Aziz’s awaking moment occurred in the early 1990s during the genocide in the former Yugoslavia, when he helped to arrange housing for Bosnian Muslims who had sought refuge in the United States.
“It was important for me to apply our ethics by acting,” he said. During this experience, he was surprised at how much difference an individual can make in peoples’ lives.
The second call to action for him was during the aftermath of the 9/11 tragedy. Since then, he has taken the initiative to reach out to other organizations and become more involved in dialogue and encouraging pluralism in society.
Aziz Nathoo speaking at a national meeting of Amnesty International on human rights and legal rights for refugees who often do not have adequate legal documents.
Originally from Tanzania, Aziz Nathoo came to the United States in 1986 to pursue his undergraduate studies, obtaining a degree in Islamic Studies and Business, and later an MBA at Boston College. Growing up in a family steeped in Jamati service and the pursuit of knowledge, he was taught that "true faith rests on the twin pillars of Ishq (love) and Ilm (knowledge).”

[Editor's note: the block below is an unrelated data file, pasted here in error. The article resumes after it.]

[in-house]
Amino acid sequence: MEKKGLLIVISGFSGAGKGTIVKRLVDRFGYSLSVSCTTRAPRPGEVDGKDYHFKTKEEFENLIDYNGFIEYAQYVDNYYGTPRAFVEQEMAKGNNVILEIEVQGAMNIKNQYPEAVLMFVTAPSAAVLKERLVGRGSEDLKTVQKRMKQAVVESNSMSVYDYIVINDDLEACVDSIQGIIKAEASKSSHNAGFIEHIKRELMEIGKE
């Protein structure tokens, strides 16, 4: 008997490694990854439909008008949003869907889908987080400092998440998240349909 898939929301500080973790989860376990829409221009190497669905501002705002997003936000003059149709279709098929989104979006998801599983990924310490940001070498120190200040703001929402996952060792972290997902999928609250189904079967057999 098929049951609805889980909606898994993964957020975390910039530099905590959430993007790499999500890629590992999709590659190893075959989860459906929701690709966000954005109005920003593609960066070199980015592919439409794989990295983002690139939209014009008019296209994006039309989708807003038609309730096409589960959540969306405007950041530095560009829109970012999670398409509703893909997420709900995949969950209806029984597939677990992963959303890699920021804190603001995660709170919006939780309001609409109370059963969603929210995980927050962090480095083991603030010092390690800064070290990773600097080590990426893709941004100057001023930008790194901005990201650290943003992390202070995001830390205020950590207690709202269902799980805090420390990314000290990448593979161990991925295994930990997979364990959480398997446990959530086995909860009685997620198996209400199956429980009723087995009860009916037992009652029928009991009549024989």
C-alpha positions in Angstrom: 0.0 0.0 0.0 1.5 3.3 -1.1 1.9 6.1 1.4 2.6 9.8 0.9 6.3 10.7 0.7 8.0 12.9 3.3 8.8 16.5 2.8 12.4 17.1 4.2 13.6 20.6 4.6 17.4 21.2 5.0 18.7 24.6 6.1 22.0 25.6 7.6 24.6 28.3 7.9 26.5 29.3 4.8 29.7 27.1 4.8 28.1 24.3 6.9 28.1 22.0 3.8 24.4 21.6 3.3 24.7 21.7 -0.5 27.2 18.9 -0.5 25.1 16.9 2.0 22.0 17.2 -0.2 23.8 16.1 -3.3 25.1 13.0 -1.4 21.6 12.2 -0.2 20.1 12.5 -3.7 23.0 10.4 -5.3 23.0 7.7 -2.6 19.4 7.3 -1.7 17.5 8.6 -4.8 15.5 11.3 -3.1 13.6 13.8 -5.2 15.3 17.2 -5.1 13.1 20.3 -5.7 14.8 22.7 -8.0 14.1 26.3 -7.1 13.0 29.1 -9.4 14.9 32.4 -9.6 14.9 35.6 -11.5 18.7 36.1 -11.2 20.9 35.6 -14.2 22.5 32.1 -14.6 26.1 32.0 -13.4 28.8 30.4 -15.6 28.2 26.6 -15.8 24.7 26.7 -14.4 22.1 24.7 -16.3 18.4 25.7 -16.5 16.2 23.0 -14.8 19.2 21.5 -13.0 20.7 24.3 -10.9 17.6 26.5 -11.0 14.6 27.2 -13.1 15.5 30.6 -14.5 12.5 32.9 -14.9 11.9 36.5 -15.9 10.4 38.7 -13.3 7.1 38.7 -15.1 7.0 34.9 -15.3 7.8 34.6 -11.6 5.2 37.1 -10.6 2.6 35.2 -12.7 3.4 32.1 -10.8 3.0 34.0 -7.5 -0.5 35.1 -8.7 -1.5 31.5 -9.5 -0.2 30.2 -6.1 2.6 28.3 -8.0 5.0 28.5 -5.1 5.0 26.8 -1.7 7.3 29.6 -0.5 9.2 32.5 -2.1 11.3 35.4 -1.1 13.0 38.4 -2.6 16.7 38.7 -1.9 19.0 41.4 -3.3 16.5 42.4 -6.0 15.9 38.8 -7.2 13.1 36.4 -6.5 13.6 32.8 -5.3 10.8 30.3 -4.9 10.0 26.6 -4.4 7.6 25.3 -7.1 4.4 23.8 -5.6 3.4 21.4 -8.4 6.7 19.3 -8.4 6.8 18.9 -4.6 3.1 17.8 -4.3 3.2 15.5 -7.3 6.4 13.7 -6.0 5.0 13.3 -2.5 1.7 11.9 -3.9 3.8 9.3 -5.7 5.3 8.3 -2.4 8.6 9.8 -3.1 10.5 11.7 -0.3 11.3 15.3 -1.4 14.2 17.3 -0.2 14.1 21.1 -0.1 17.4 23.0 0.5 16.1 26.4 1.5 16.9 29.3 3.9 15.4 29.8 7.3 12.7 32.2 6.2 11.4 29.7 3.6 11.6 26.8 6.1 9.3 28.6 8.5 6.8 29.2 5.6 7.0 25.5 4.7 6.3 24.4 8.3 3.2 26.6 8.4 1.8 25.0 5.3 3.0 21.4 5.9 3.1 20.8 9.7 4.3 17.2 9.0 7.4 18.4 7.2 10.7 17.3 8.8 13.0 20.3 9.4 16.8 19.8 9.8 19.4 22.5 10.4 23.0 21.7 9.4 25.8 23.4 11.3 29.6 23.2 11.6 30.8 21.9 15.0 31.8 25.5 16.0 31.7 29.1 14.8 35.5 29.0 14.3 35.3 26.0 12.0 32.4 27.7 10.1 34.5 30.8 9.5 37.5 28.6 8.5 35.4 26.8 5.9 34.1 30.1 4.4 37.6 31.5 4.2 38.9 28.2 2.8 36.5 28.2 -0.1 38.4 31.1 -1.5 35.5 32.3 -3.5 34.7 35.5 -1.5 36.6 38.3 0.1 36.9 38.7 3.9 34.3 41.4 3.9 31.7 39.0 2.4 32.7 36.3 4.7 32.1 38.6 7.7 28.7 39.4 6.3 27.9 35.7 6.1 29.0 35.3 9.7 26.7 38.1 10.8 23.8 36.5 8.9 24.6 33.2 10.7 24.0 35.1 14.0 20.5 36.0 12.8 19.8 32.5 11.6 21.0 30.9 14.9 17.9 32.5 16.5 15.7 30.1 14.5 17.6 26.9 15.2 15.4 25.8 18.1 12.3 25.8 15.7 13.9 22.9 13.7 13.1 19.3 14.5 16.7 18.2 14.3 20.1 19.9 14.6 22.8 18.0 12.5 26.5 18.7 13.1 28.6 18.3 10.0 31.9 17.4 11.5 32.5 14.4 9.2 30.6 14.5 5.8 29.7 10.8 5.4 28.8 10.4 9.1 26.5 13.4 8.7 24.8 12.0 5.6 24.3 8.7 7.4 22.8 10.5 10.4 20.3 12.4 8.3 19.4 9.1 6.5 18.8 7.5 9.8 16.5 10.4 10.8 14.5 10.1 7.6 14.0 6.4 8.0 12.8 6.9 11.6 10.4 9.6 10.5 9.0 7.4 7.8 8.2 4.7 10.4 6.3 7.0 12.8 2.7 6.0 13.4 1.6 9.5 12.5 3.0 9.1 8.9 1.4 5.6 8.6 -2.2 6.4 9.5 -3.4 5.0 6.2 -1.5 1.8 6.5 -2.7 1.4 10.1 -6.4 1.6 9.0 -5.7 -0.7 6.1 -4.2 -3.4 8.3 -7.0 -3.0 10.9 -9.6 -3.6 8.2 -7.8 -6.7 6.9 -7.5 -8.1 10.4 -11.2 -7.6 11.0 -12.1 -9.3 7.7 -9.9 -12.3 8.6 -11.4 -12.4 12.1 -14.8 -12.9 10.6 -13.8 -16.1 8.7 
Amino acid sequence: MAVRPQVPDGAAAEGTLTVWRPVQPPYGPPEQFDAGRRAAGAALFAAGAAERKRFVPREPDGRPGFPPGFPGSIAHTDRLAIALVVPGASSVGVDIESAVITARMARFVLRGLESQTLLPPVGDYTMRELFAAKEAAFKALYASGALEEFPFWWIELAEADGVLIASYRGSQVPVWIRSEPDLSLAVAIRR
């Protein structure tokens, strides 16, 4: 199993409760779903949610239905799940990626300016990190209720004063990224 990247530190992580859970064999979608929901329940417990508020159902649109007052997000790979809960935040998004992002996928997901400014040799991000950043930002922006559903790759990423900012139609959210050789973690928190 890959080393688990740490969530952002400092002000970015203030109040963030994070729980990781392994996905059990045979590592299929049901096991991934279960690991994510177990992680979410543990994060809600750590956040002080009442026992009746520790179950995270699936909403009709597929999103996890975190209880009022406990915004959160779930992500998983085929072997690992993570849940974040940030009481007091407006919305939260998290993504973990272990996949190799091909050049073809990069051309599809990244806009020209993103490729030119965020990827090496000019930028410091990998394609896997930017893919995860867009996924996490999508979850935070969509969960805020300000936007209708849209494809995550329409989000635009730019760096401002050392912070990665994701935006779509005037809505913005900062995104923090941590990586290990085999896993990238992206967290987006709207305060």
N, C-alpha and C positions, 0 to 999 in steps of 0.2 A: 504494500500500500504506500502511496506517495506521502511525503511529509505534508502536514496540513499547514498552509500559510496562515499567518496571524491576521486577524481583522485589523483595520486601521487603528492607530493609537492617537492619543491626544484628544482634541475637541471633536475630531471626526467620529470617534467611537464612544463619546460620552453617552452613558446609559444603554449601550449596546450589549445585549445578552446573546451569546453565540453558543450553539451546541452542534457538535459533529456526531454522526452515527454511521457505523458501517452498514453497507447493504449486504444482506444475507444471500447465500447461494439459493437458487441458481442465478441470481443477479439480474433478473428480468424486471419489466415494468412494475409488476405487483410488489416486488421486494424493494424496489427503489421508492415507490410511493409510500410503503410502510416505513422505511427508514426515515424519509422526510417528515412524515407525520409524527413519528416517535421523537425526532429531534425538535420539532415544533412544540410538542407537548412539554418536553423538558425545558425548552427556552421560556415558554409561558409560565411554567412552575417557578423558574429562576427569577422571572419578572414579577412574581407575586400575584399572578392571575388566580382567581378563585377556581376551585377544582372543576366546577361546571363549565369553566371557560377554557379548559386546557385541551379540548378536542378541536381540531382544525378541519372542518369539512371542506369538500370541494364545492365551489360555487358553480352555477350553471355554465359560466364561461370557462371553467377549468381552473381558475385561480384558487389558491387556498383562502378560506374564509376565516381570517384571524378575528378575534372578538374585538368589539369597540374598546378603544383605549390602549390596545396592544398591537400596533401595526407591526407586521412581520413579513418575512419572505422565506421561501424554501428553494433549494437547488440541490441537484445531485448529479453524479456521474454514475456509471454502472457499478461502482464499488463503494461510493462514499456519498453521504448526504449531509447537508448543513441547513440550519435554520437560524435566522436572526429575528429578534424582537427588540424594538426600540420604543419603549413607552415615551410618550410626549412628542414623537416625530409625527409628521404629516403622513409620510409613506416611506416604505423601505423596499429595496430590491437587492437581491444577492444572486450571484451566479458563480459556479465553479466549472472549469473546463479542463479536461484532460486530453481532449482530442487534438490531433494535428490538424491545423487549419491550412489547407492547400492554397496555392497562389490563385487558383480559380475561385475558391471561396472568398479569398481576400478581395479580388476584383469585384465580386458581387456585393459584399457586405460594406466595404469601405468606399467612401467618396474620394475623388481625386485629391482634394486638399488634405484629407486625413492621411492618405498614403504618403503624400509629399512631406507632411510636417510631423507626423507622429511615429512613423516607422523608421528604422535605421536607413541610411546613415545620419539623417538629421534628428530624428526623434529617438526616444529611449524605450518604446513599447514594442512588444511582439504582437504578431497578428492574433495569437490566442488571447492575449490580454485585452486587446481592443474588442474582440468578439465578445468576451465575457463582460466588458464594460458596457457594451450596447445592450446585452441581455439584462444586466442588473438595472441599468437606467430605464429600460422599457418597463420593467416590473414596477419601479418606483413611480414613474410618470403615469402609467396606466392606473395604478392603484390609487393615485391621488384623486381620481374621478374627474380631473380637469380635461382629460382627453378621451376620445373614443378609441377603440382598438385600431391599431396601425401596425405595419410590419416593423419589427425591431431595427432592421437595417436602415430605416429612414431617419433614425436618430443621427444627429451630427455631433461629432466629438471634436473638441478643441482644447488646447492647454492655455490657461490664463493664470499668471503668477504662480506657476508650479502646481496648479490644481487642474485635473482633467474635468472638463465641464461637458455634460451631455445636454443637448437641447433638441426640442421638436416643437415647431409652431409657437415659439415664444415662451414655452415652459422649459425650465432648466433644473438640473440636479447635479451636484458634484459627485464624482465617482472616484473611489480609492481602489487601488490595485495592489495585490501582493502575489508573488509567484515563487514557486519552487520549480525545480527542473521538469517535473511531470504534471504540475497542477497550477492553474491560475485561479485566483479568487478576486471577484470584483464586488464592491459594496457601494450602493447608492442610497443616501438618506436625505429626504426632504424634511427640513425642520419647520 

Aziz works with refugees in different capacities, assisting them with housing, employment, and other needs, sometimes accommodating them in his own home.
He also founded Narenj Tree Foundation, which collects, ships, and distributes donations and supplies such as clothing, shoes, medicine, hygiene, and weather-related supplies, to resettling refugees, and ships the rest to Syria and Turkey. He also joined Amnesty International to advocate for authorities to lend assistance, press for human rights, and resist those who cause suffering.
Aziz works with the Hebrew Immigrant Aid Society and mosques, churches, and temples which provide immediate assistance to vulnerable families. He has also spoken at the Reconstructionist Rabbinical College, which led to multiple invitations at various houses of worship, where he spoke about his faith and the misrepresentation of Islam in the US.
“I have never shied away from sharing,” said Aziz, who attends Philadelphia Jamatkhana in Pennsylvania. He has spoken at conferences and fondly recalls his talk on civil society at the United Nations, where he was part of a committee that requested the government and international bodies to extend their funding for refugees.
Aziz said that his involvement with others is to "converse, not convert.” He makes it clear that he is "simply sharing his limited knowledge where ignorance reigns.” He often uses humor to puncture hostility, saying "it breaks down resistance and opens lanes of dialogue.”
Aziz was recently appointed to the Mayor of Philadelphia’s Commission on Faith-based and Interfaith Affairs, where he will put his experience to good use for the community.